Tuesday, July 01, 2008

Most Americans subject to geologic hazards

Natural hazards losses exceed tens of billions of dollars each year in the U.S. and are growing as population centers develop more lands at high risk of geologic hazards. That's a conclusion from state geological surveys and the USGS meeting here in West Virginia. [right, highway SR87 landslide, south of Payson, 2008. Photo by Brian Gootee, AZGS]

That assessment is based on such factors as
  • Landslides and other slope failures occur in every state, causing billions in damage

  • 80 million Americans are subject to earthquakes
  • 52 volcanic eruptions occurred in U.S. in the last 200 years. These are in the West and Hawaii, but downwind impacts can affect large areas with big populations.

  • Hazardous minerals are a growing concern – i.e., radon gas, arsenic, asbestos, and mercury. More are being liberated to the environment as lands are being torn up for develoment.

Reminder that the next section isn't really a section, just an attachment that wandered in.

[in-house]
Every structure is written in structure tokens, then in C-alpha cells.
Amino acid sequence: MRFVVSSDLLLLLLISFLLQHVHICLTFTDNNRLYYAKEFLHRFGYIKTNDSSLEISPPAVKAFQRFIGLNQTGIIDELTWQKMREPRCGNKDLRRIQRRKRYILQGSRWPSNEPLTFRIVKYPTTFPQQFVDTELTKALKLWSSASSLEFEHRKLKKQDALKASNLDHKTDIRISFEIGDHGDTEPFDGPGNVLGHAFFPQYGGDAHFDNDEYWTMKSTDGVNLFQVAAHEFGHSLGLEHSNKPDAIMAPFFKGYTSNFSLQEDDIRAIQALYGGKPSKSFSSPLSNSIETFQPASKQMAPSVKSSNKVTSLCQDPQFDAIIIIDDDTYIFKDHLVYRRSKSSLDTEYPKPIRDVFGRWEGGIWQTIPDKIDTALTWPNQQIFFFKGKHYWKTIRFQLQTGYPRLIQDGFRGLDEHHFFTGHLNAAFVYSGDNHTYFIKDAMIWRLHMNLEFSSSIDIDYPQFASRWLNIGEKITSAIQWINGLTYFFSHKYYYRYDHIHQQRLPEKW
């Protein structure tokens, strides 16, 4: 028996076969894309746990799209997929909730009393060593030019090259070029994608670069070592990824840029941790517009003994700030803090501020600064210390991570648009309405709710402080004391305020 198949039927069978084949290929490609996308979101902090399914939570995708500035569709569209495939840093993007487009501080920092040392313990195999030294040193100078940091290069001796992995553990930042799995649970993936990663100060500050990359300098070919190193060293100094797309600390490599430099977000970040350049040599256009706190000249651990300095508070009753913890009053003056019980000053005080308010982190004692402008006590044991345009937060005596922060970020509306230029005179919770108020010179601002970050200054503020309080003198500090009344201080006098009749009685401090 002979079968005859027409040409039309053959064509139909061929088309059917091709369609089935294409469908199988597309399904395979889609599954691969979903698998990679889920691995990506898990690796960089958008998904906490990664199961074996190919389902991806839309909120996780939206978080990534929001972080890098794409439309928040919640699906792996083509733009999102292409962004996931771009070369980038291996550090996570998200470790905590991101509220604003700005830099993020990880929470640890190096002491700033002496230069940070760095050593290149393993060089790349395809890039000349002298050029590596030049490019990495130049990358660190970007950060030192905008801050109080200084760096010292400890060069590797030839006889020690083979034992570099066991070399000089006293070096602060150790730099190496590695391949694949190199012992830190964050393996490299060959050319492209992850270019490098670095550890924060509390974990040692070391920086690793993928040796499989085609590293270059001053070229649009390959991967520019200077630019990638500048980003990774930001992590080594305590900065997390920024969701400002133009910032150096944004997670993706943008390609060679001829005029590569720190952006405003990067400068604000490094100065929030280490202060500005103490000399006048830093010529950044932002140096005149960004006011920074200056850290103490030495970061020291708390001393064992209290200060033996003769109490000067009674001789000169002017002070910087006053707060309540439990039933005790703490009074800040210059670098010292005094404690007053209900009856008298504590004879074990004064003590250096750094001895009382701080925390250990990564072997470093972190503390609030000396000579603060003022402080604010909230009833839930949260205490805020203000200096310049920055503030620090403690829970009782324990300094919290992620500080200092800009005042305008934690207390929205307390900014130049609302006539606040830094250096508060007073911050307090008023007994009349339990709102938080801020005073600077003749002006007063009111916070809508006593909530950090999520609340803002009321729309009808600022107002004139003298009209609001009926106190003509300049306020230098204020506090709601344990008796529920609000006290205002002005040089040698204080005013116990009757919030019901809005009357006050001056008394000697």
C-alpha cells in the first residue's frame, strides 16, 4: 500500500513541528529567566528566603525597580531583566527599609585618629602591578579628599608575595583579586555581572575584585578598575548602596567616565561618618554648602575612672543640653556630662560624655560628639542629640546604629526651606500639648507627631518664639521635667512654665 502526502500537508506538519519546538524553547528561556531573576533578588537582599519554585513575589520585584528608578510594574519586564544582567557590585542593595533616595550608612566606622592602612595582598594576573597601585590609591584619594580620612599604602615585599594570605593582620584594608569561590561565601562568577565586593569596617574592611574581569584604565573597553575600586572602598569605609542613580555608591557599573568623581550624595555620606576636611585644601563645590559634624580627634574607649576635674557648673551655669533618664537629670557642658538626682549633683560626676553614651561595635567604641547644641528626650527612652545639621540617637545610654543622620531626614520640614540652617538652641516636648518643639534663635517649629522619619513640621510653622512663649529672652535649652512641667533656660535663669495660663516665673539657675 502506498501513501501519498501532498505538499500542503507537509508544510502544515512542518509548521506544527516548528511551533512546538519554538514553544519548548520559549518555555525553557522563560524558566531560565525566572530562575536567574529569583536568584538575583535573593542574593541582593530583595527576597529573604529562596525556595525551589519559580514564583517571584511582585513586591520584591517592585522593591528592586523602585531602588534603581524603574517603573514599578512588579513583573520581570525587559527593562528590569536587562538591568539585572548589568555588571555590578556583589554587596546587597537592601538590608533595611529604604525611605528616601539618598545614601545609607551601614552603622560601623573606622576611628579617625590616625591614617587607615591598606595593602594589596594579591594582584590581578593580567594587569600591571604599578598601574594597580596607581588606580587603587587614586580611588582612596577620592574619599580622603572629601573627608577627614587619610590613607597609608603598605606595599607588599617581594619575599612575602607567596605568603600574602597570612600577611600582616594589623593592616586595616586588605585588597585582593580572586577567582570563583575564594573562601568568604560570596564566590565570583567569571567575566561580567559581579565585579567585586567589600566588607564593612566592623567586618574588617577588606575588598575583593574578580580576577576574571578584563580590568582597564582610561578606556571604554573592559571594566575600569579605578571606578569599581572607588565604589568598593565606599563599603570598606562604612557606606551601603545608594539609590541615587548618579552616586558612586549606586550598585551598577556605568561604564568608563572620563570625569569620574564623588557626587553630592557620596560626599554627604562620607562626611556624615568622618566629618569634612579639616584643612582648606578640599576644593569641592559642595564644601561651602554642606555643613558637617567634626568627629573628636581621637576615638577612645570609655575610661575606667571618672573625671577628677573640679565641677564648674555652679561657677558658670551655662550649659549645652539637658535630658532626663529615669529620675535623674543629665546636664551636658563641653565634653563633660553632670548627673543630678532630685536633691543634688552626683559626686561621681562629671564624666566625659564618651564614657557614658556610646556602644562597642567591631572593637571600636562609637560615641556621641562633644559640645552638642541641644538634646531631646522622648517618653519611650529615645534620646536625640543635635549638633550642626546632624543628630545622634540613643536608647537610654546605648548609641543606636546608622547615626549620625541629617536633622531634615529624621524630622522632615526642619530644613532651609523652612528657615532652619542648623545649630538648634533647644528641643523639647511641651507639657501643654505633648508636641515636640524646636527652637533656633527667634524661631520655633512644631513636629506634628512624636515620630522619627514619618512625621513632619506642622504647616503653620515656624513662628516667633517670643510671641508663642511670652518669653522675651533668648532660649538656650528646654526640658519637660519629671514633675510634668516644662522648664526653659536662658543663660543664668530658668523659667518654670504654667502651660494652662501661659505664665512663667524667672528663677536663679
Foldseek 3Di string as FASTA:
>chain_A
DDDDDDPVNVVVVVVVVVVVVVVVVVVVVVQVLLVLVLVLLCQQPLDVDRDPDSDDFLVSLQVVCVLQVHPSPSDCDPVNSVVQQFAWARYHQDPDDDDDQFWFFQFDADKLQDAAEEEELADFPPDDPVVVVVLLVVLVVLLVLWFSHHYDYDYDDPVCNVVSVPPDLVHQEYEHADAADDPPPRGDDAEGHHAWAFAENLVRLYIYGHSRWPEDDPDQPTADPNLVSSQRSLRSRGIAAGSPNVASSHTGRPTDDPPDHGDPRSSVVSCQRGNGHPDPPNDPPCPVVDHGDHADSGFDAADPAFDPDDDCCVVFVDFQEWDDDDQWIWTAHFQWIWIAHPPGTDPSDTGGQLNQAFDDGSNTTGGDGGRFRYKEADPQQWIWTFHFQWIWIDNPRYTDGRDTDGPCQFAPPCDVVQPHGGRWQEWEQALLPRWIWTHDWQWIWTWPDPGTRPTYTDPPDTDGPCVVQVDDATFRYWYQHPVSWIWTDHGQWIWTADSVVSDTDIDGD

The call is for geological surveys to provide more comprehensive community hazard assessments, increase our monitoring and assessment roles, and improve our education efforts with policy makers and the public. Recommendations are for state surveys to inventory all types of hazards and dollar loses, prepare hazard inventory maps, and to examine legislation for hazard mapping to define zones where geologic investigation is required before structures can be built

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